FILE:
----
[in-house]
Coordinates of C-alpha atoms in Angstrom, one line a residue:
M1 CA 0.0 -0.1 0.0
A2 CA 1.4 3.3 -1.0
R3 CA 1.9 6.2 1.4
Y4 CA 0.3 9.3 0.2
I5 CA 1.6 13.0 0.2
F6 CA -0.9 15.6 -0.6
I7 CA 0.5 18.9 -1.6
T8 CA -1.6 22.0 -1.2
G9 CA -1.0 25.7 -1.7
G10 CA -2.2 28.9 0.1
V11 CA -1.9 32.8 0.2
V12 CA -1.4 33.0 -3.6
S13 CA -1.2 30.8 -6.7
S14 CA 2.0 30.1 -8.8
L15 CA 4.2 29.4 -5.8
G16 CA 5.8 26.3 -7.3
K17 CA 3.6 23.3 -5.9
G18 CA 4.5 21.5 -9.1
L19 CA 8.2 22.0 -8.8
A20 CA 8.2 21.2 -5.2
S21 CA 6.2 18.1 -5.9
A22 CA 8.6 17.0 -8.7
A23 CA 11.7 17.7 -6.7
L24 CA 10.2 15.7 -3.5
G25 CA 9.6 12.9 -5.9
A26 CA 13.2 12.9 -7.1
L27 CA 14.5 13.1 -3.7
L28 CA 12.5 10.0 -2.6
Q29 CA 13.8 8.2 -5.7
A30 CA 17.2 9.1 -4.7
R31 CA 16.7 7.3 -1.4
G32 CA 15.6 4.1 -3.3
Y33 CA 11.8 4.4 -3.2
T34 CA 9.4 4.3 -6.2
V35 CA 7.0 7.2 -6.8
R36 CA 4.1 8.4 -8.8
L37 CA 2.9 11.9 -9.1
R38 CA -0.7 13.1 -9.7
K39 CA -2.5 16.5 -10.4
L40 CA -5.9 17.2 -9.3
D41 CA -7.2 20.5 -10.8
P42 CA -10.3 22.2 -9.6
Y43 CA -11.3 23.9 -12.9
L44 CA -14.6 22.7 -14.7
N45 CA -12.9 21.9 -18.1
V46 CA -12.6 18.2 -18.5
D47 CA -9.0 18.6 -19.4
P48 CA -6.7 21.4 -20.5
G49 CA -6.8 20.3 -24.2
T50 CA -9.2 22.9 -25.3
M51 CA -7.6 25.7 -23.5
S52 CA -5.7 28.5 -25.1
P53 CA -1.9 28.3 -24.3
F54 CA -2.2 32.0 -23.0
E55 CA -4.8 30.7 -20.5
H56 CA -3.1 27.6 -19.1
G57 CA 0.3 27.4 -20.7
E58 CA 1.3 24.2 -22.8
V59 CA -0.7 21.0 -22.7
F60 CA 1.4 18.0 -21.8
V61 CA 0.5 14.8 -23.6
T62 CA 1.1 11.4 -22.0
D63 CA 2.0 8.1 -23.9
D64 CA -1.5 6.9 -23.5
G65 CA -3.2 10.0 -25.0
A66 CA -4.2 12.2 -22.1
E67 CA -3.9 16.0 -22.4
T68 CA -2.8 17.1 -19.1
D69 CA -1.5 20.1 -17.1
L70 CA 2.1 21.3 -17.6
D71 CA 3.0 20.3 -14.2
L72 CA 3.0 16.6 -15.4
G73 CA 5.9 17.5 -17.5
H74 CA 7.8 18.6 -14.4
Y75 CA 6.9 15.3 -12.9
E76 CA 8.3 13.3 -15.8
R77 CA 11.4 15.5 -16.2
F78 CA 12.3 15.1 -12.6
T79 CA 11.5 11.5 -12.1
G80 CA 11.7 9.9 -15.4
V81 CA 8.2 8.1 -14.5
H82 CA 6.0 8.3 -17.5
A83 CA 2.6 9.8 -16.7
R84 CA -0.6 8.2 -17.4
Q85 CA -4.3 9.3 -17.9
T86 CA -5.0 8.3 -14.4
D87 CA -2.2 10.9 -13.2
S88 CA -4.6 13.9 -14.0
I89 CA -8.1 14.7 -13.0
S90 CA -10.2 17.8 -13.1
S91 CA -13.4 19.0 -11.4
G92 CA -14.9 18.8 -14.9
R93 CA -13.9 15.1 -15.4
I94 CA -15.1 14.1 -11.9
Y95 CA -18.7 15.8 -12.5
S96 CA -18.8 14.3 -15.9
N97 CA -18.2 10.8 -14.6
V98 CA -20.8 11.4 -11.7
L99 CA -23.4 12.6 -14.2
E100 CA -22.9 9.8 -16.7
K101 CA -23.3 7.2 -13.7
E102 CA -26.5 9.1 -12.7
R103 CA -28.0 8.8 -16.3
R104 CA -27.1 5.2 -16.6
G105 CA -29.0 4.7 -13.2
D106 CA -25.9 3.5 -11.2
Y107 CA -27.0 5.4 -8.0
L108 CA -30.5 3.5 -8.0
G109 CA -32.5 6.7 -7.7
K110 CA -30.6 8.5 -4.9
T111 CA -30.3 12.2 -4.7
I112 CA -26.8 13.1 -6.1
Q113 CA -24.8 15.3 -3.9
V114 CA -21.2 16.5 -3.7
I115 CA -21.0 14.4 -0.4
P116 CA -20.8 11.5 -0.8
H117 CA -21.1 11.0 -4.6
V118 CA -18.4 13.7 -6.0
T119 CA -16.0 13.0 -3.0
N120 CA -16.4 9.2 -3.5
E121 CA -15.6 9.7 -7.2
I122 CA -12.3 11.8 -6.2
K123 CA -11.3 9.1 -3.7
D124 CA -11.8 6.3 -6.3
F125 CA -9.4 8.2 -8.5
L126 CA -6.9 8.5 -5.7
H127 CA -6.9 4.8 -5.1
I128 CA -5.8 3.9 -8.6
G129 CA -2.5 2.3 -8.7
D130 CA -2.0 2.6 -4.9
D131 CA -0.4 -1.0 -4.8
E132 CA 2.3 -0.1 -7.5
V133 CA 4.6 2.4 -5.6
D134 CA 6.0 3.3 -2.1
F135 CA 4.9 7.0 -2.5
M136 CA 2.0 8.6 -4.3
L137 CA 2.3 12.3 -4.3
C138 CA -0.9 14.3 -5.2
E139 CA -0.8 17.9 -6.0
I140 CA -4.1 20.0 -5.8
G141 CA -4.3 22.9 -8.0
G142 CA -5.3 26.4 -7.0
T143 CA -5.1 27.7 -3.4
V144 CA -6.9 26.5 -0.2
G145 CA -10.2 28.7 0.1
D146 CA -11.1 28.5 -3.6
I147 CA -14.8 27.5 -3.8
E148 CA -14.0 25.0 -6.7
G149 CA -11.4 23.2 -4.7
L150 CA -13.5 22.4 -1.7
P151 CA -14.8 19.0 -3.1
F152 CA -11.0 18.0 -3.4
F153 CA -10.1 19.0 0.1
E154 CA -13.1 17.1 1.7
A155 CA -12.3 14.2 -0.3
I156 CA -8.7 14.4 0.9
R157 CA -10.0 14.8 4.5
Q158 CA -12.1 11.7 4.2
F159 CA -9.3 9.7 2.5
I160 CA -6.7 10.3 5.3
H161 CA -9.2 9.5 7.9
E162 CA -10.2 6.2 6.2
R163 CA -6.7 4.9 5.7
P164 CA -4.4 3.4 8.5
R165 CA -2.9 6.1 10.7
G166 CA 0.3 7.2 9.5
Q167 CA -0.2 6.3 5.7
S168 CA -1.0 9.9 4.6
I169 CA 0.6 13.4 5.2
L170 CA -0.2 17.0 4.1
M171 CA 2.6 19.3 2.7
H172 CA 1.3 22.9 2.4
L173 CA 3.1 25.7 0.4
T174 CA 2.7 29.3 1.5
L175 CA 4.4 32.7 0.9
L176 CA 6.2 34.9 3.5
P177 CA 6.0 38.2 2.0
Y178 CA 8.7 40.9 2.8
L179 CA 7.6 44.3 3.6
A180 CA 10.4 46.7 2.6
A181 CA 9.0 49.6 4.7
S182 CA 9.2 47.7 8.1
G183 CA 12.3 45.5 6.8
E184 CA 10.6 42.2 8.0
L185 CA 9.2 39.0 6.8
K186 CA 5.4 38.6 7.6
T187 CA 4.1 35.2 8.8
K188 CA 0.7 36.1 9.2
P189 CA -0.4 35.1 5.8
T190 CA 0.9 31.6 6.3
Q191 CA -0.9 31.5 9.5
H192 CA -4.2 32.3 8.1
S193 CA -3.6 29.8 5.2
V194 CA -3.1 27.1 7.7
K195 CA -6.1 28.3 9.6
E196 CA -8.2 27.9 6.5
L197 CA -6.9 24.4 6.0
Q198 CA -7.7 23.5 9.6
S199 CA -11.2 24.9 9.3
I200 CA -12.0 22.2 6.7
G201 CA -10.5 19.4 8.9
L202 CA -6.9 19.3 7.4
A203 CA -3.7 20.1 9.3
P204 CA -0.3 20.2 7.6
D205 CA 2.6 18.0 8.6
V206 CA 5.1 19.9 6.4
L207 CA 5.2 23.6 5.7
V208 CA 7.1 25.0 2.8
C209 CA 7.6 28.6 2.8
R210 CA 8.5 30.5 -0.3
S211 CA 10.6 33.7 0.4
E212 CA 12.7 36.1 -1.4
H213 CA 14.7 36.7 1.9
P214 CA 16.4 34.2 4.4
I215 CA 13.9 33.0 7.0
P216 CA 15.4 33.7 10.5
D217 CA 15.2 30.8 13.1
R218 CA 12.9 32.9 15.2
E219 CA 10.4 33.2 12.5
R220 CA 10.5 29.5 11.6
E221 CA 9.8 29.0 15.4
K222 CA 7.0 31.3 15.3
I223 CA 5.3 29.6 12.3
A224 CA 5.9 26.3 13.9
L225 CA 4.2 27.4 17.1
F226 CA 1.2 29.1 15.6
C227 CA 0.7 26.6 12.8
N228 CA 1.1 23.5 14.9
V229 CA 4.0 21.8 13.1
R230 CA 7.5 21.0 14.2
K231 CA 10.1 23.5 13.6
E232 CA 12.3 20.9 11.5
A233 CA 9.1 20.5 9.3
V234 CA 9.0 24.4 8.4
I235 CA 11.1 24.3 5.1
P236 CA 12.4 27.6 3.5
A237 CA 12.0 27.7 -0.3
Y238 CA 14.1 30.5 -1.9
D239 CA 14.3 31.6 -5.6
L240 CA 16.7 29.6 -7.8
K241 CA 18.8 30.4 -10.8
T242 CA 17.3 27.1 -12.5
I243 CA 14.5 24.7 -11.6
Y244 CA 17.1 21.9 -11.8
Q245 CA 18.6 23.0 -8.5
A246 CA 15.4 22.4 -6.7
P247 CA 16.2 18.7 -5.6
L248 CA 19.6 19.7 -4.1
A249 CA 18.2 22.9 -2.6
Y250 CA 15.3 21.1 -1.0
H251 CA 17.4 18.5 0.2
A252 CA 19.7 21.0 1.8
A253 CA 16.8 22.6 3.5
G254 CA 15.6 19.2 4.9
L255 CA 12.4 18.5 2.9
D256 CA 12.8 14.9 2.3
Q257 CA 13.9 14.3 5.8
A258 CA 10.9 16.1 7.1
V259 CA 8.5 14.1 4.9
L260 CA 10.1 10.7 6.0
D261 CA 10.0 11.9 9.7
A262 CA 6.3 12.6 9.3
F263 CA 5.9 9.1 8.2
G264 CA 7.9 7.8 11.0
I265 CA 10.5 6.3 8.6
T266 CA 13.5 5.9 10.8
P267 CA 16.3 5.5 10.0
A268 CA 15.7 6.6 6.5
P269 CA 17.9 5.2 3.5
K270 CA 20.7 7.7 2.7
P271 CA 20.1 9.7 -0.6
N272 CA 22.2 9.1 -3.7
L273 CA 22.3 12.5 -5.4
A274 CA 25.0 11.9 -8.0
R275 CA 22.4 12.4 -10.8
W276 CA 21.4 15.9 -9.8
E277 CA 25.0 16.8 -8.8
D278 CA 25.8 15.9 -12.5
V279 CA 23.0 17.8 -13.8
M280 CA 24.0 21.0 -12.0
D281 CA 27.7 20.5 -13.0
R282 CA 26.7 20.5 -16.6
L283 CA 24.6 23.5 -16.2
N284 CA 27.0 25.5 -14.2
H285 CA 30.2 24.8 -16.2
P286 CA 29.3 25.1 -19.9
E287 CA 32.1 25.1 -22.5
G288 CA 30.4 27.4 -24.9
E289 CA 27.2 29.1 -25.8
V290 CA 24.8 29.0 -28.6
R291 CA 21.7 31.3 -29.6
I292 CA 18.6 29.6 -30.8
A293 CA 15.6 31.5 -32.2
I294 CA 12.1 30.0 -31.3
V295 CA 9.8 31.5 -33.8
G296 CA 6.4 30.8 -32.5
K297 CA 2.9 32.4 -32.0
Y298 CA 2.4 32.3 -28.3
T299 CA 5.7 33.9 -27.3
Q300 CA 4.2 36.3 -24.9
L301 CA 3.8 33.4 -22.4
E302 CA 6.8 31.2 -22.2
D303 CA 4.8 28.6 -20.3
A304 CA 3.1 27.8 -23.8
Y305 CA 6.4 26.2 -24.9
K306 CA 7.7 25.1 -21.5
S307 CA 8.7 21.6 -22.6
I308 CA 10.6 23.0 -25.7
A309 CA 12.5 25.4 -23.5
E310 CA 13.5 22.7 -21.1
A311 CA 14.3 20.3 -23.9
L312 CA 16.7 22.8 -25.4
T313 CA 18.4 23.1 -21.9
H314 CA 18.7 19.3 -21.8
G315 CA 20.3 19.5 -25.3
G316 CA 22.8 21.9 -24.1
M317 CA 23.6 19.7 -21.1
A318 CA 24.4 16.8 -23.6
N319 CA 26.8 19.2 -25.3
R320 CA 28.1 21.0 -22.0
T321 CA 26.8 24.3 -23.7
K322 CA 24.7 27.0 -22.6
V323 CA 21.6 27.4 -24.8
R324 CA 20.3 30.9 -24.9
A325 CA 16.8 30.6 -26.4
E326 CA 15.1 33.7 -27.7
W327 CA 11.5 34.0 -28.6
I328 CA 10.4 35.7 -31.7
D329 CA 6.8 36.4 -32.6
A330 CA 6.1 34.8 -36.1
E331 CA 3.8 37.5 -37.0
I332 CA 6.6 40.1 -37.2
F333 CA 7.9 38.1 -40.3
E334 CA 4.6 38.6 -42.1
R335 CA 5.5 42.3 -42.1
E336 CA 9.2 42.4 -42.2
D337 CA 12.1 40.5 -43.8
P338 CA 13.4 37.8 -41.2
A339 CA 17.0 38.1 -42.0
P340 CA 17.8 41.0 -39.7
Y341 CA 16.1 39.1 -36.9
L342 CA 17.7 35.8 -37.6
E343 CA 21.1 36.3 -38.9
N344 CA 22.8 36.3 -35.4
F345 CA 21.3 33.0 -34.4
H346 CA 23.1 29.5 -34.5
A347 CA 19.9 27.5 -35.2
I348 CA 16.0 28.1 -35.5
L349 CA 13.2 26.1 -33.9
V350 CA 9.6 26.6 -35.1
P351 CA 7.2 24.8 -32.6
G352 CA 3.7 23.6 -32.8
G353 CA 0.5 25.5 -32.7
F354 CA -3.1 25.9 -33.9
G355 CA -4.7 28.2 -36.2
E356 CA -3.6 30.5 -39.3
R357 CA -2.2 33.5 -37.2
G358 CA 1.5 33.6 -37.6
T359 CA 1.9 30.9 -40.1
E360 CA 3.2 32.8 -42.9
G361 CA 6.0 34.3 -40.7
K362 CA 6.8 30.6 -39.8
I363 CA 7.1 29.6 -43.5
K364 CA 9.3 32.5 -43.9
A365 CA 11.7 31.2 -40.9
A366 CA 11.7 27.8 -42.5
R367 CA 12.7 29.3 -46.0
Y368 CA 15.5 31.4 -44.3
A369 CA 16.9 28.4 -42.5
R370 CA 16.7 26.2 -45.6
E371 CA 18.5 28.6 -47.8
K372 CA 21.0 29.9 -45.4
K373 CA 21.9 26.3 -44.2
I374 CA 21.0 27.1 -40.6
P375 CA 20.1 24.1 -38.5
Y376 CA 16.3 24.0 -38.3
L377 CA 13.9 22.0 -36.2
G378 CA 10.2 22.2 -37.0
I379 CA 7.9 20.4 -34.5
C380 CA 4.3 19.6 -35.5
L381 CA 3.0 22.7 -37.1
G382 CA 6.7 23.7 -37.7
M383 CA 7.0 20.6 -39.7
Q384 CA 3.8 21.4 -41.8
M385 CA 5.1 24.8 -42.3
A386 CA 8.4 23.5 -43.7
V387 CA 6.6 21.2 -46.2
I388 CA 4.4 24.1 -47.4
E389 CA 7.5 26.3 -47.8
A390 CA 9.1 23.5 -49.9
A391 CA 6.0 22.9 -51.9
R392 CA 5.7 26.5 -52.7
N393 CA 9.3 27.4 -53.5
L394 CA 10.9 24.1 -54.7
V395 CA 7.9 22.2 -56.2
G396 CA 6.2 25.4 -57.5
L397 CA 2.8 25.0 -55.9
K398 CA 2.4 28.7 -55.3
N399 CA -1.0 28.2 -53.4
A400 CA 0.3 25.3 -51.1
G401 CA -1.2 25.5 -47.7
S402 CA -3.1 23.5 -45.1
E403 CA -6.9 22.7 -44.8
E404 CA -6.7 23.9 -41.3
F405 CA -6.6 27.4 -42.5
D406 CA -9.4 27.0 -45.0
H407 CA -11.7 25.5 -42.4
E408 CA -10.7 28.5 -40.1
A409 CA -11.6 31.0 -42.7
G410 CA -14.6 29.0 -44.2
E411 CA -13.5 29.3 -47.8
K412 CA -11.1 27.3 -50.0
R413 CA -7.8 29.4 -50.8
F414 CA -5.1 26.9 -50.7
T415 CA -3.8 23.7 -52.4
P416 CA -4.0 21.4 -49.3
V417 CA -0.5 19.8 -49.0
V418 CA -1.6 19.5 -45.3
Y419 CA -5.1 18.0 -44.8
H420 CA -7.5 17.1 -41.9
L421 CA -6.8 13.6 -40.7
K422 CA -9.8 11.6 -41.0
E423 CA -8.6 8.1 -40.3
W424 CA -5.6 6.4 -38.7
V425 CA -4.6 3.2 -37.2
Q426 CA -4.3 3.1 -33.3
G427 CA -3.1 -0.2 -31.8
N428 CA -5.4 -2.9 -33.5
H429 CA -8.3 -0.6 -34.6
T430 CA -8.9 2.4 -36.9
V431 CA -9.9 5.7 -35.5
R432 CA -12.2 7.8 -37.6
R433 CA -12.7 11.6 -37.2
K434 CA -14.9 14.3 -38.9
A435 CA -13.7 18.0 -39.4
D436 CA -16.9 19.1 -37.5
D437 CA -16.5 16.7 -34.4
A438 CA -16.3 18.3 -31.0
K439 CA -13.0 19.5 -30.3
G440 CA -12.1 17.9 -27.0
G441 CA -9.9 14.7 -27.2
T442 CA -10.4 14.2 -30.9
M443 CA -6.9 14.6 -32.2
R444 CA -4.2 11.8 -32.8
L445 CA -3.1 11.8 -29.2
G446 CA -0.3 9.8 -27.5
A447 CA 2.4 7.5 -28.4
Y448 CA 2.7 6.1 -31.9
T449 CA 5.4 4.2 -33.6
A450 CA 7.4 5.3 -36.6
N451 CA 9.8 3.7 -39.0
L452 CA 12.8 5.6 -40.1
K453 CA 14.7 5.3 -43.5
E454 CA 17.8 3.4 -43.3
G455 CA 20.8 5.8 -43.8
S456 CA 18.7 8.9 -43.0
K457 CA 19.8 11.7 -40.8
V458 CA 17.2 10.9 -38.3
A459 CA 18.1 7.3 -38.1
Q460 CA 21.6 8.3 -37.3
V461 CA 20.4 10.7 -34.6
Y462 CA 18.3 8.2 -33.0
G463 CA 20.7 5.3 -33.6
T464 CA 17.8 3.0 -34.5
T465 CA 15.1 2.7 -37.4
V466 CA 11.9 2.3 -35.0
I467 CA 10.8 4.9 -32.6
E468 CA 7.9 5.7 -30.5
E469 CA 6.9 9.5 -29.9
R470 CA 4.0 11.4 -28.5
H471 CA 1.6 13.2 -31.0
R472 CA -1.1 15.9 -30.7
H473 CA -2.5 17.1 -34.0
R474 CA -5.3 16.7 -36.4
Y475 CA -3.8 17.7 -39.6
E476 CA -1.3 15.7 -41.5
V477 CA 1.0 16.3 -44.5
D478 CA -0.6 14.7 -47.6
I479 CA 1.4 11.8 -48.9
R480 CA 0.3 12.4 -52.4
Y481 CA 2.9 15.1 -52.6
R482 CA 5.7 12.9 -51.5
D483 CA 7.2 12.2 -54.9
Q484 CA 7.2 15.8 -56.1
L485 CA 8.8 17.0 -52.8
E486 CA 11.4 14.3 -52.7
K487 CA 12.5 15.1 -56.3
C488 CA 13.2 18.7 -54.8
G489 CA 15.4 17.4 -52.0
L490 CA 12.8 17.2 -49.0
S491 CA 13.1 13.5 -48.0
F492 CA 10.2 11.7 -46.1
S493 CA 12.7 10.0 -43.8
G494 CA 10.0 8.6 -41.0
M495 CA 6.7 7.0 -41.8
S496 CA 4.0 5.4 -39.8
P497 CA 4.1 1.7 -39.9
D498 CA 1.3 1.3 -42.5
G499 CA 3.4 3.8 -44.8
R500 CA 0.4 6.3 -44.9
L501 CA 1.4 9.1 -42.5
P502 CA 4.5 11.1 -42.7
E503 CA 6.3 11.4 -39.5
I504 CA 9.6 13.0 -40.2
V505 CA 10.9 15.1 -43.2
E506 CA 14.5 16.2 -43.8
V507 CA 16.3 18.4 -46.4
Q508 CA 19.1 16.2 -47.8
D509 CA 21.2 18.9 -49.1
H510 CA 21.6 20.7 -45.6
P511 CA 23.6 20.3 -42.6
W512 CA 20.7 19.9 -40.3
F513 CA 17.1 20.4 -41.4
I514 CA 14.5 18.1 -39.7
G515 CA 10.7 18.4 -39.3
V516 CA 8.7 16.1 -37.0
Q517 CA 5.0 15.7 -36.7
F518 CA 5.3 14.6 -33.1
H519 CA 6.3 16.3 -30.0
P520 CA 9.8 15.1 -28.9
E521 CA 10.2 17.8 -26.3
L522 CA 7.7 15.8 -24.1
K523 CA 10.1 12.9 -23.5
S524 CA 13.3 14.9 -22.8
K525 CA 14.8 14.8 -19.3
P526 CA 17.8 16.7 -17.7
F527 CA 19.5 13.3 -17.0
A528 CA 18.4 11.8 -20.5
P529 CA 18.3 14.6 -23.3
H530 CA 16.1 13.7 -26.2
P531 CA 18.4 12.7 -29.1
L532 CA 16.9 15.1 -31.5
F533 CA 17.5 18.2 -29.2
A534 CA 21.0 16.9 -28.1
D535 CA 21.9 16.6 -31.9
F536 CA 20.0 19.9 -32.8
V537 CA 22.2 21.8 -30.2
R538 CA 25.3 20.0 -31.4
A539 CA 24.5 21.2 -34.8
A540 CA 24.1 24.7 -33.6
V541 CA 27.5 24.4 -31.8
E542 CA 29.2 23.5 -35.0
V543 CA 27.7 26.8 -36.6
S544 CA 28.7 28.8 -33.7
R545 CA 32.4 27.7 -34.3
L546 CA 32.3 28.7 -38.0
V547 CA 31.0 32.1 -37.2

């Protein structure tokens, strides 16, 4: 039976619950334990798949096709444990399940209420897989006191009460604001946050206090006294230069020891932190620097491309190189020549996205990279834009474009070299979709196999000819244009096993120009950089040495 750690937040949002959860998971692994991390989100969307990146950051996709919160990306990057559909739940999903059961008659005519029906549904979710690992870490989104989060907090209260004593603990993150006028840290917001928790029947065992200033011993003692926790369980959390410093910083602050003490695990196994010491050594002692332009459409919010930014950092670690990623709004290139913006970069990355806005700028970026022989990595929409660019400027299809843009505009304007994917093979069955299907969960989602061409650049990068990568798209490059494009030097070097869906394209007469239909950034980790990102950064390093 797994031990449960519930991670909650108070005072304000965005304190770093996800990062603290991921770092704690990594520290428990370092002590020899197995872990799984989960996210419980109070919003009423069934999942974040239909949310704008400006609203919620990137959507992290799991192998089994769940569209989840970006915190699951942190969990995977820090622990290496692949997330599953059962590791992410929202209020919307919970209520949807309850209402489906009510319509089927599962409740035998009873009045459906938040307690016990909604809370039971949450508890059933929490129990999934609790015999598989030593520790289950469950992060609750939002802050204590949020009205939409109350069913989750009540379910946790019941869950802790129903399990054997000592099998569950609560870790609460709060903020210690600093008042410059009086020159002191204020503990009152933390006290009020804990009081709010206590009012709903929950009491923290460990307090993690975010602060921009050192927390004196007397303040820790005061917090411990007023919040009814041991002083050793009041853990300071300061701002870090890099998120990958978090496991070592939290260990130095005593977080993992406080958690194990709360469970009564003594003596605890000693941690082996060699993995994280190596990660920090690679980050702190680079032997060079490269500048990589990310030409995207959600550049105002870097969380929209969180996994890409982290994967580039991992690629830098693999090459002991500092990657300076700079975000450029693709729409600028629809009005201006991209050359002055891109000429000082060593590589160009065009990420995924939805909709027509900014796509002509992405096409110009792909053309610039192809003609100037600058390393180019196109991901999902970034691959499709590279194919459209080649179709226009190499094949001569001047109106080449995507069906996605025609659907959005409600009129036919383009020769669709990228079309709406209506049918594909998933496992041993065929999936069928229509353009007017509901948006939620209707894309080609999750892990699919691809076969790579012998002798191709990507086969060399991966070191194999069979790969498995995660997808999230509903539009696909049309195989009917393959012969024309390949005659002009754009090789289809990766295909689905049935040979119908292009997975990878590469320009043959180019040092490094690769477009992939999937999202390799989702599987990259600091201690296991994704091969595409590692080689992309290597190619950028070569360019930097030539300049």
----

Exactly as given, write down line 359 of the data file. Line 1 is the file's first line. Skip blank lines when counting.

R357 CA -2.2 33.5 -37.2